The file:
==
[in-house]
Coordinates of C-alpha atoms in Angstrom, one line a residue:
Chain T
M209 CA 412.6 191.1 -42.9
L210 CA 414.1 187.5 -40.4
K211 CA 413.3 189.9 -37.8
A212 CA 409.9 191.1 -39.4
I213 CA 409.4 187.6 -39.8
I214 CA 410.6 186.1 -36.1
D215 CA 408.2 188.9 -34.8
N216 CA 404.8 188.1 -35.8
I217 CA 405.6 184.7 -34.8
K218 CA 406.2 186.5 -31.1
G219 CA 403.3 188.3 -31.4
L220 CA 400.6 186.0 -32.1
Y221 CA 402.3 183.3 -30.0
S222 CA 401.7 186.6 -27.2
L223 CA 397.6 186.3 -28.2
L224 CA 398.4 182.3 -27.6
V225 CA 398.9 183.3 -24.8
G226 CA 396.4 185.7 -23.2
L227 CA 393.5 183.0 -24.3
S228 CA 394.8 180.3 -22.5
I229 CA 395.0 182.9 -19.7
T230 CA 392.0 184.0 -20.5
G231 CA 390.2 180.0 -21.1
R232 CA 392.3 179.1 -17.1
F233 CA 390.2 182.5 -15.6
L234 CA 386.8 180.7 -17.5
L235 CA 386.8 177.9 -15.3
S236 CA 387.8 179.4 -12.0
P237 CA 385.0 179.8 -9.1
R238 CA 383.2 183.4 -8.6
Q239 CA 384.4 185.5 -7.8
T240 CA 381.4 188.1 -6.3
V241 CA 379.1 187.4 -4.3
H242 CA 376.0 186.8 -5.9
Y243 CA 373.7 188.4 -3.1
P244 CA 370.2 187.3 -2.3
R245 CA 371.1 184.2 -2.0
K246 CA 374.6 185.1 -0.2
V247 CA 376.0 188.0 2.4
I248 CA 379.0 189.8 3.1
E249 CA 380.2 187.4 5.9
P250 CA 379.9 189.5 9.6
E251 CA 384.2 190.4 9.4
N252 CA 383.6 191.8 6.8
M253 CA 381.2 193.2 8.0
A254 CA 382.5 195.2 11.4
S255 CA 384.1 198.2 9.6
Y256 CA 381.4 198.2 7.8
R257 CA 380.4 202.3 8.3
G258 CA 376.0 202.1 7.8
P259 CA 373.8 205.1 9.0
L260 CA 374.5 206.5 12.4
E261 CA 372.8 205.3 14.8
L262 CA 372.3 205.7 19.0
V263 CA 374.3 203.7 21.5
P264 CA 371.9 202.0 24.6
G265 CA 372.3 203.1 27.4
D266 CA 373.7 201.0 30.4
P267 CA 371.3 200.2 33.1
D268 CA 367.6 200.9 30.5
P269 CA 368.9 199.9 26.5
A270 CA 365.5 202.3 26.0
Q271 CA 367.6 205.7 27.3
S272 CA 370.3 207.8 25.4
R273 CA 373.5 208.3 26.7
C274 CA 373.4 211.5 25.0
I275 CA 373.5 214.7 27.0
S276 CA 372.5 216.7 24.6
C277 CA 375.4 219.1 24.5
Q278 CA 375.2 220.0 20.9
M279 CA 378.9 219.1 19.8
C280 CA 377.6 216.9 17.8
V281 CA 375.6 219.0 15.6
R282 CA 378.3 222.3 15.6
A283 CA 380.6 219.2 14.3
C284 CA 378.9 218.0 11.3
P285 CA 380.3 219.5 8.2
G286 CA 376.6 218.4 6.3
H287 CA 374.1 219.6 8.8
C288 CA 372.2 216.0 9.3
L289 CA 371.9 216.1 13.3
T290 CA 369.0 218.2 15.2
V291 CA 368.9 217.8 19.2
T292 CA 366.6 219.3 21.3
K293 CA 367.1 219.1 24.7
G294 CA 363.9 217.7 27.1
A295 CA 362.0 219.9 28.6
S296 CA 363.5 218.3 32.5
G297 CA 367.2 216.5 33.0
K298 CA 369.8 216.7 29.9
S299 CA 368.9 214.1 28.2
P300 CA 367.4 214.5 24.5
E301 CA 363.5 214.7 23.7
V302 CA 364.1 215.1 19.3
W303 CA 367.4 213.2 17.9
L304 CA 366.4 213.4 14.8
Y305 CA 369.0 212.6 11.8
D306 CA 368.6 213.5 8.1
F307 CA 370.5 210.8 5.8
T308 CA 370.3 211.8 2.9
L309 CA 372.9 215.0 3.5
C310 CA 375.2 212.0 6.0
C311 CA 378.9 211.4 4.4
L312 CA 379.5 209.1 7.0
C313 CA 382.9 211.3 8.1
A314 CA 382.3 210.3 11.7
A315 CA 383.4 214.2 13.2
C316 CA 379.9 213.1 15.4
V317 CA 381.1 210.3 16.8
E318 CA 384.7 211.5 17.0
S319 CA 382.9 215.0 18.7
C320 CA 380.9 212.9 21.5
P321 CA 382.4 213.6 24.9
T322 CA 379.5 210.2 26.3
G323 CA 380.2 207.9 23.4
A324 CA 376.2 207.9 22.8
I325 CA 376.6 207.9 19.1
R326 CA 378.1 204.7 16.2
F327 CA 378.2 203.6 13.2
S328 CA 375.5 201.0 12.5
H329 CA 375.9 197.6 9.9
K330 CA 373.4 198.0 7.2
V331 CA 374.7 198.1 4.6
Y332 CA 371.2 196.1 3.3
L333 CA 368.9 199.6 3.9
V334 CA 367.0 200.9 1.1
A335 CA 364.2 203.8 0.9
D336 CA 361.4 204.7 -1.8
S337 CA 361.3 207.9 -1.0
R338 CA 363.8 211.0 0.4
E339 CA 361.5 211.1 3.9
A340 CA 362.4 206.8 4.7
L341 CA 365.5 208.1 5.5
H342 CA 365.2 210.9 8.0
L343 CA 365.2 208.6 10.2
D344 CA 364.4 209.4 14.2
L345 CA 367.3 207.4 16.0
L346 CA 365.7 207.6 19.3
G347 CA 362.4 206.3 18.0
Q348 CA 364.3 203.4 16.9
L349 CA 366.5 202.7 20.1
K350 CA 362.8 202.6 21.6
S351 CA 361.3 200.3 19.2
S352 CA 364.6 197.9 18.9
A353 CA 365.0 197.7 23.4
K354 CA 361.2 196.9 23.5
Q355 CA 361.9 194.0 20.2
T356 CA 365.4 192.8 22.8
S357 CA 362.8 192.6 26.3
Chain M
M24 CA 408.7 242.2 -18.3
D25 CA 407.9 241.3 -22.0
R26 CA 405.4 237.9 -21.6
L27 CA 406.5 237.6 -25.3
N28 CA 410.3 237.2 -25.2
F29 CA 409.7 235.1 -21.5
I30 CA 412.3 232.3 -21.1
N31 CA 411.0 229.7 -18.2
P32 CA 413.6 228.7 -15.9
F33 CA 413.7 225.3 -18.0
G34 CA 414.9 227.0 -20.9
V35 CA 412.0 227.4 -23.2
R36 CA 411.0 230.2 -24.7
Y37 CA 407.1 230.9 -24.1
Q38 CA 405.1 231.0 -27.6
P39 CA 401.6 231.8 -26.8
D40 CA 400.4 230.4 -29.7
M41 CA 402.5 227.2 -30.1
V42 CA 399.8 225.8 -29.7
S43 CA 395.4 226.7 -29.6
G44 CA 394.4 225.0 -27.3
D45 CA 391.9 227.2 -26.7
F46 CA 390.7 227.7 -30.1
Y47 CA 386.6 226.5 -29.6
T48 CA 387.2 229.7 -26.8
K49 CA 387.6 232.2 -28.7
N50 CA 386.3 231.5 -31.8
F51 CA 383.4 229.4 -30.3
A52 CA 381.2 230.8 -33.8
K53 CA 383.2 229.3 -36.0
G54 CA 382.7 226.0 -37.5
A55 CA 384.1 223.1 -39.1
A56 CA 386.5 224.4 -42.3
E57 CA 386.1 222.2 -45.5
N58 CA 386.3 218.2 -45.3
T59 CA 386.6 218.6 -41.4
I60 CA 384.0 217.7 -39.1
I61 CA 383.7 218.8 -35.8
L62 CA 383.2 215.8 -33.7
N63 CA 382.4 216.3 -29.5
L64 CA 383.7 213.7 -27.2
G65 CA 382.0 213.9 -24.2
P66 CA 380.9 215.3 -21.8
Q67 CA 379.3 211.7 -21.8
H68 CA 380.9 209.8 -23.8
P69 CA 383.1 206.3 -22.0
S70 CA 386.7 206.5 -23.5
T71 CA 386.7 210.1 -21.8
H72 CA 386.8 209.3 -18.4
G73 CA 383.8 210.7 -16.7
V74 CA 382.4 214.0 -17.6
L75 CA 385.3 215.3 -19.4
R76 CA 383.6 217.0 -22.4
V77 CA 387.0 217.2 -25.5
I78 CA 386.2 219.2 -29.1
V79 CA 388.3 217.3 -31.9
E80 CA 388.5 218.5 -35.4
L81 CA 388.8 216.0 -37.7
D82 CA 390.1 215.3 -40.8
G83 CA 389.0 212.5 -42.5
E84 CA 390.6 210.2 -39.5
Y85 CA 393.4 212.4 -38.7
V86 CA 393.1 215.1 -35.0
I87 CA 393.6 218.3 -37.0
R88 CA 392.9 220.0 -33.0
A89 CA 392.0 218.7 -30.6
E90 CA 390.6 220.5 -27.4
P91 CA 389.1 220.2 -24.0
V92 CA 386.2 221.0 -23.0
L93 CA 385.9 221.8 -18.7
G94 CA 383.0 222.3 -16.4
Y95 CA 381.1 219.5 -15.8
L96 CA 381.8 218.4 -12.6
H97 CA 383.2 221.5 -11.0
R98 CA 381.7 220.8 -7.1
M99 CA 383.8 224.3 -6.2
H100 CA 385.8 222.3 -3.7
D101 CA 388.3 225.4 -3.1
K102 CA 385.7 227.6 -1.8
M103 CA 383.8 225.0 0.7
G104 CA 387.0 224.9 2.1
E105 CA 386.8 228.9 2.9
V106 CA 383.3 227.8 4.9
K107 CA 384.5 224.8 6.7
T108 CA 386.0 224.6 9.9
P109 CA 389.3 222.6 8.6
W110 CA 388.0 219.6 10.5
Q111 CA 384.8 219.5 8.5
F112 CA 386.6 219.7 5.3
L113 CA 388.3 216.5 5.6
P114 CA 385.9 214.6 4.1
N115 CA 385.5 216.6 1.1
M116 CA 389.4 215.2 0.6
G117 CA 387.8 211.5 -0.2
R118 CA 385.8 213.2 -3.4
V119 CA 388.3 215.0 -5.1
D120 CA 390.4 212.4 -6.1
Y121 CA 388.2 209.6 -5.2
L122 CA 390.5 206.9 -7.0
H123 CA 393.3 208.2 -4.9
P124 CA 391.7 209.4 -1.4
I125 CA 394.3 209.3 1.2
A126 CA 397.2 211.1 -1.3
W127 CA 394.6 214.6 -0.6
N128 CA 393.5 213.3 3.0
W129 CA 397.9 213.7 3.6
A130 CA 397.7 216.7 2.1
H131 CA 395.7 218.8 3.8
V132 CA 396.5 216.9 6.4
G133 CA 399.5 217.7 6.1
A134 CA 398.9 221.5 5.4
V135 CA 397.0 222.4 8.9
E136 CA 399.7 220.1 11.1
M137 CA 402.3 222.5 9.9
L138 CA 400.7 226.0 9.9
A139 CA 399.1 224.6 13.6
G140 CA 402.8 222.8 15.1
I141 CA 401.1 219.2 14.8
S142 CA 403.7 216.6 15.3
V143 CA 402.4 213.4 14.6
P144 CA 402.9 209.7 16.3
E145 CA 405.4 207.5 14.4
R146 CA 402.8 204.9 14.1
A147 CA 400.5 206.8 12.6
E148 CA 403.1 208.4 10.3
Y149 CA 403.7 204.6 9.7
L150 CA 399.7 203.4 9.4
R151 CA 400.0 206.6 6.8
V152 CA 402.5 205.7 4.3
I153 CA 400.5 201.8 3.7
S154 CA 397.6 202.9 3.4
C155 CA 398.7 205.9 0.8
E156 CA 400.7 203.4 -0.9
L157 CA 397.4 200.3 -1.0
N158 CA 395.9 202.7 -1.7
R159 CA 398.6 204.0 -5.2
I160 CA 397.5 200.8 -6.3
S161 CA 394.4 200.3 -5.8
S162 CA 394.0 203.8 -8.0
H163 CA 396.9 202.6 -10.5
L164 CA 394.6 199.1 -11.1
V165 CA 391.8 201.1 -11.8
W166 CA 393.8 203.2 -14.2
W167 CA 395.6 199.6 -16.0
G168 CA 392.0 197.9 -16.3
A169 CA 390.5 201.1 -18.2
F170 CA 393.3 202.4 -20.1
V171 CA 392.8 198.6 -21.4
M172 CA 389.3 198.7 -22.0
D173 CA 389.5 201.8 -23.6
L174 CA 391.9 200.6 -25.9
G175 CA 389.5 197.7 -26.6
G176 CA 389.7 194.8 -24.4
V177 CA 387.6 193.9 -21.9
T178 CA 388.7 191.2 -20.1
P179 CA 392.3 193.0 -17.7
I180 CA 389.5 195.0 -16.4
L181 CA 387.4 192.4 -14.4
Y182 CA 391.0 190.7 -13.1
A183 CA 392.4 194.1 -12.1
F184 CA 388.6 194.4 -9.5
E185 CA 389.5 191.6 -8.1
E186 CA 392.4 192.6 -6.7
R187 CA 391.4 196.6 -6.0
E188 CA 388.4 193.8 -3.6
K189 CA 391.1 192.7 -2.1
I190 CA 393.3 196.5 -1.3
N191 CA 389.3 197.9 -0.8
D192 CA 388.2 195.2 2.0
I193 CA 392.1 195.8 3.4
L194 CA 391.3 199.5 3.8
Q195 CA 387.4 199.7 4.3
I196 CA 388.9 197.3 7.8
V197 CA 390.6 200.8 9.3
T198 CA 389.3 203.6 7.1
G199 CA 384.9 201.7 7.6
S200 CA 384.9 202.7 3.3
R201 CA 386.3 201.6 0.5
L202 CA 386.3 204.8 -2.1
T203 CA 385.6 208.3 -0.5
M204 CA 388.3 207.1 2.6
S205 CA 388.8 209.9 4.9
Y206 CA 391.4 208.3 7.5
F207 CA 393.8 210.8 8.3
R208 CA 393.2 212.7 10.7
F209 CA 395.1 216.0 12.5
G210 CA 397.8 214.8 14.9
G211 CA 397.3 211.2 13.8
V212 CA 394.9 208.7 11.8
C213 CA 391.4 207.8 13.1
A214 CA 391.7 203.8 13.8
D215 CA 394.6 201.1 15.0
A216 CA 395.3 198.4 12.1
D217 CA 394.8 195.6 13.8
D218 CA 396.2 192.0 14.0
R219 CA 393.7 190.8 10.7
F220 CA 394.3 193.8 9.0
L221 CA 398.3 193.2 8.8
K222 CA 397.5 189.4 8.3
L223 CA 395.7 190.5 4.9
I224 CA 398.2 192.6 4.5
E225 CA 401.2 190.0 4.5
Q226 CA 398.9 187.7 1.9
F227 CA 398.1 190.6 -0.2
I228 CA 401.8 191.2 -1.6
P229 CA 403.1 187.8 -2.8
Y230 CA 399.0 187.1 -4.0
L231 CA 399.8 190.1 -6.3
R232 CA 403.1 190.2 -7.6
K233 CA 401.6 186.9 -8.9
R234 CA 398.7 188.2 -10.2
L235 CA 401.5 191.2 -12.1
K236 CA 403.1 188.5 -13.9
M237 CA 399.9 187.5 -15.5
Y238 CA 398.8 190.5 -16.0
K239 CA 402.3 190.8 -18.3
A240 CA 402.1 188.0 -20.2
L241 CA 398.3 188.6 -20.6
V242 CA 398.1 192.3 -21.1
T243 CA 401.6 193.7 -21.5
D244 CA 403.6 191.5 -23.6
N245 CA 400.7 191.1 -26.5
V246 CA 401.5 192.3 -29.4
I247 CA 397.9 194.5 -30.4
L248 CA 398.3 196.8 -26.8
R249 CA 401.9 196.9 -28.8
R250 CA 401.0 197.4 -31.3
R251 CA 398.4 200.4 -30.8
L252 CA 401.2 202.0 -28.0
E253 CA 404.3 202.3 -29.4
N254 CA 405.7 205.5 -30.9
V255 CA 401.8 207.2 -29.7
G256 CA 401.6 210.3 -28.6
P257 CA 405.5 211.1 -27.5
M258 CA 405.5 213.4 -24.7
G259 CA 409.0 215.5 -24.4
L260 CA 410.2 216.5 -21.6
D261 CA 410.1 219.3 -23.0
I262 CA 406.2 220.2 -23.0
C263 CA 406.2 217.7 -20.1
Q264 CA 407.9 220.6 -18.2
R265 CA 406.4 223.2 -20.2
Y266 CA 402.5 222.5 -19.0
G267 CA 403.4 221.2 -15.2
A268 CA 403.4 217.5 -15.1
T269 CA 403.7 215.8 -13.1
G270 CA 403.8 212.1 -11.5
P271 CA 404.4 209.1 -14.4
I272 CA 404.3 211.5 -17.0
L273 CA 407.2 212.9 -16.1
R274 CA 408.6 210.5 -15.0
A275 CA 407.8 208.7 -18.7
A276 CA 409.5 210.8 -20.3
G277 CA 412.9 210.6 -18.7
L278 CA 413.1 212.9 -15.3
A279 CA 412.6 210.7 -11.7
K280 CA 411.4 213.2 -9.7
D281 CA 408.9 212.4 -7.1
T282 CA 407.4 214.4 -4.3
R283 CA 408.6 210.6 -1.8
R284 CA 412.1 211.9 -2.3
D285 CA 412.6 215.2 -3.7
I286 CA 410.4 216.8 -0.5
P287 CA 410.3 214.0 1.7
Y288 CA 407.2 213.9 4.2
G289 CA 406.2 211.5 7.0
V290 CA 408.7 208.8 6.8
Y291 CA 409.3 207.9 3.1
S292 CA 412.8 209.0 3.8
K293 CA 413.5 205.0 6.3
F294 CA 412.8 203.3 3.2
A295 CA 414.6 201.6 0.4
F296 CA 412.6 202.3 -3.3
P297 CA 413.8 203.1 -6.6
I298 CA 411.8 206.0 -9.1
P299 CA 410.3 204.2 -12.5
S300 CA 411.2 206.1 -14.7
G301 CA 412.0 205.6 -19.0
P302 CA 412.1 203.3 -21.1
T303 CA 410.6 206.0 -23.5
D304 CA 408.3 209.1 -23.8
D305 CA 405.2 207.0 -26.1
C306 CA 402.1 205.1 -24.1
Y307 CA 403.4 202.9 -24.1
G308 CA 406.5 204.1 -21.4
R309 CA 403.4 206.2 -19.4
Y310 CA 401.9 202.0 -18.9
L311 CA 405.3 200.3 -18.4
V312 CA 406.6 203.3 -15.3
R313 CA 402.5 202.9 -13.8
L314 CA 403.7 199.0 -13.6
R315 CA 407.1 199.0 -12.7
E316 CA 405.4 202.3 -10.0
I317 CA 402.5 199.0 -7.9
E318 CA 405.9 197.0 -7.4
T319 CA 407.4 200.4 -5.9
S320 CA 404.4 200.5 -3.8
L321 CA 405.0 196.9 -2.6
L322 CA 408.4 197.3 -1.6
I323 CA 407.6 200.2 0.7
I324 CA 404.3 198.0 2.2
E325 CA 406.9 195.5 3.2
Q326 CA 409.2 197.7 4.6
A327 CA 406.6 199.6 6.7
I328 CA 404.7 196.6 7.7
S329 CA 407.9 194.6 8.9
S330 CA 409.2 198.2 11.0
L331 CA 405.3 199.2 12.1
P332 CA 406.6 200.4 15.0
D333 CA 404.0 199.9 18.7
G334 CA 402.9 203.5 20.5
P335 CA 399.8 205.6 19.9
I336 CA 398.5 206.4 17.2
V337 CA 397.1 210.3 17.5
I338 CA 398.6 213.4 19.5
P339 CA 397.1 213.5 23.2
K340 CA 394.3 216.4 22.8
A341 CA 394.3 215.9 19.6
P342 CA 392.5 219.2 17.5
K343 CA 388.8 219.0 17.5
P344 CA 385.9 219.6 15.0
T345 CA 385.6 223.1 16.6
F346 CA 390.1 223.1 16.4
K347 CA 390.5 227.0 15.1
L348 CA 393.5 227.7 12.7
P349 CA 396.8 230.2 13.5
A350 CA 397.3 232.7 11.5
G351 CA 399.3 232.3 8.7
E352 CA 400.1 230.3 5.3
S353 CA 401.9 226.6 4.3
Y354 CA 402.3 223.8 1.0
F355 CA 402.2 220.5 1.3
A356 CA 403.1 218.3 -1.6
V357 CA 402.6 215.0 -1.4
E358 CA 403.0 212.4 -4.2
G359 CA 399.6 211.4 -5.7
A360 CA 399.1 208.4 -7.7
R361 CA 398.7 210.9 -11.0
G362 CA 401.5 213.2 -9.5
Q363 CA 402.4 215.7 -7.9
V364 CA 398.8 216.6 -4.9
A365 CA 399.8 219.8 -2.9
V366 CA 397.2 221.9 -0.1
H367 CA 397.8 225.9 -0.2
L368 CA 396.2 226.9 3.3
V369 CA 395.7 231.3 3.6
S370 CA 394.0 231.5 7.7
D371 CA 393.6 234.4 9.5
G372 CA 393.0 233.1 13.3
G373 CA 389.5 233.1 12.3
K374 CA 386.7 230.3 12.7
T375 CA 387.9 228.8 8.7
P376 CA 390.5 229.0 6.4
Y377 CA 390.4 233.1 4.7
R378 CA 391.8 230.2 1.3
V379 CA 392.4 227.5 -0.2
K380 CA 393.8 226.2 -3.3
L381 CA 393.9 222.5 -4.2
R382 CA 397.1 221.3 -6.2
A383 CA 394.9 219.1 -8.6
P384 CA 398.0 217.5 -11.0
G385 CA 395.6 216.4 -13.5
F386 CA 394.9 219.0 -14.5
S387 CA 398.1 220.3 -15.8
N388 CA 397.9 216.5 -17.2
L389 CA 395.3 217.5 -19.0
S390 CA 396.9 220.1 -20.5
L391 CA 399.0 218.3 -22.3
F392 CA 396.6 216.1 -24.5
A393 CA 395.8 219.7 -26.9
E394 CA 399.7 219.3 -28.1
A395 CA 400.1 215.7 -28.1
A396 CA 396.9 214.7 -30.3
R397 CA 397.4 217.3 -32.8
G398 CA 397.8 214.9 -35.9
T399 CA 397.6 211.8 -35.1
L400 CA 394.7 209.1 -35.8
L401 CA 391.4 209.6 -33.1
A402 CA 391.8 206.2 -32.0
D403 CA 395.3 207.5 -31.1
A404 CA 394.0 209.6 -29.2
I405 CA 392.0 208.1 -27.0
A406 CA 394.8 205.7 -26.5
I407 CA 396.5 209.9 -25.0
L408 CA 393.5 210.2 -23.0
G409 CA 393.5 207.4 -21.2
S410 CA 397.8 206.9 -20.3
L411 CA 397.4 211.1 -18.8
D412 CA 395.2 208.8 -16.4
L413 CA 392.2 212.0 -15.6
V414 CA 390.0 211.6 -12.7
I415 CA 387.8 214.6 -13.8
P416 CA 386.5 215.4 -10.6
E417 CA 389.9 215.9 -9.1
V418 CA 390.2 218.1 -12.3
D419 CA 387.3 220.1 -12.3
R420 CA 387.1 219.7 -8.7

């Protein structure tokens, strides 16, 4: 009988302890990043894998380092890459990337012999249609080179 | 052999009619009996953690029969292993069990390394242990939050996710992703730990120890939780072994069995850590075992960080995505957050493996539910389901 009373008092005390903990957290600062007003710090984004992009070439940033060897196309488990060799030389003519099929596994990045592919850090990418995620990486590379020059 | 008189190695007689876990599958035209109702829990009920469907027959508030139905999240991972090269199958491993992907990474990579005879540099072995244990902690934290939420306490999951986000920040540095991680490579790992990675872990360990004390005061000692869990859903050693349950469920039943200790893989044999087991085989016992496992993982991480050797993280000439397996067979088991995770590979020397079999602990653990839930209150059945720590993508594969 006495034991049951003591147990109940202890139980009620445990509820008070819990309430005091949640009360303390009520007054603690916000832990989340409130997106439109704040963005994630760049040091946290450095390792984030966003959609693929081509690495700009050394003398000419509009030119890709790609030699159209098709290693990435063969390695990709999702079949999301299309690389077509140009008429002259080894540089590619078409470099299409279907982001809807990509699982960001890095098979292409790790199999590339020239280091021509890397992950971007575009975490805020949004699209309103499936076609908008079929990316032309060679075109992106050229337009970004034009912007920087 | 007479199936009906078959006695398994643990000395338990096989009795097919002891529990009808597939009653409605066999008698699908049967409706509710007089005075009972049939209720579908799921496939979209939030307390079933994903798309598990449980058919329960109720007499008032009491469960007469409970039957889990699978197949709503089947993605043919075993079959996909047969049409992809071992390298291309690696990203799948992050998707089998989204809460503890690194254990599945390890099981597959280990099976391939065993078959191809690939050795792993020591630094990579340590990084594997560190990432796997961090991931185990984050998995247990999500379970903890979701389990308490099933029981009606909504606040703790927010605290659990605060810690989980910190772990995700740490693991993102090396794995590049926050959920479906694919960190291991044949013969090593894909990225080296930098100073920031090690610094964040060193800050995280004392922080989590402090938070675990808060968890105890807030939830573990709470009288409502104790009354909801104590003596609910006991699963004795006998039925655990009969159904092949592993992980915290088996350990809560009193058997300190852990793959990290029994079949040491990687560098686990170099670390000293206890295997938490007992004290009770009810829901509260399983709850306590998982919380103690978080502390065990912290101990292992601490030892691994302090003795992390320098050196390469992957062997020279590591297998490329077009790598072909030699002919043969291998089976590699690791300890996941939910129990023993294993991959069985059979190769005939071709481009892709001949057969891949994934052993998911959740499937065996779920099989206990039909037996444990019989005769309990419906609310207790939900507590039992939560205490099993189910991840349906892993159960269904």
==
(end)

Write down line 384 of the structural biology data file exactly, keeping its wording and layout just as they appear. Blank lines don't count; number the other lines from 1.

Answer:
N254 CA 405.7 205.5 -30.9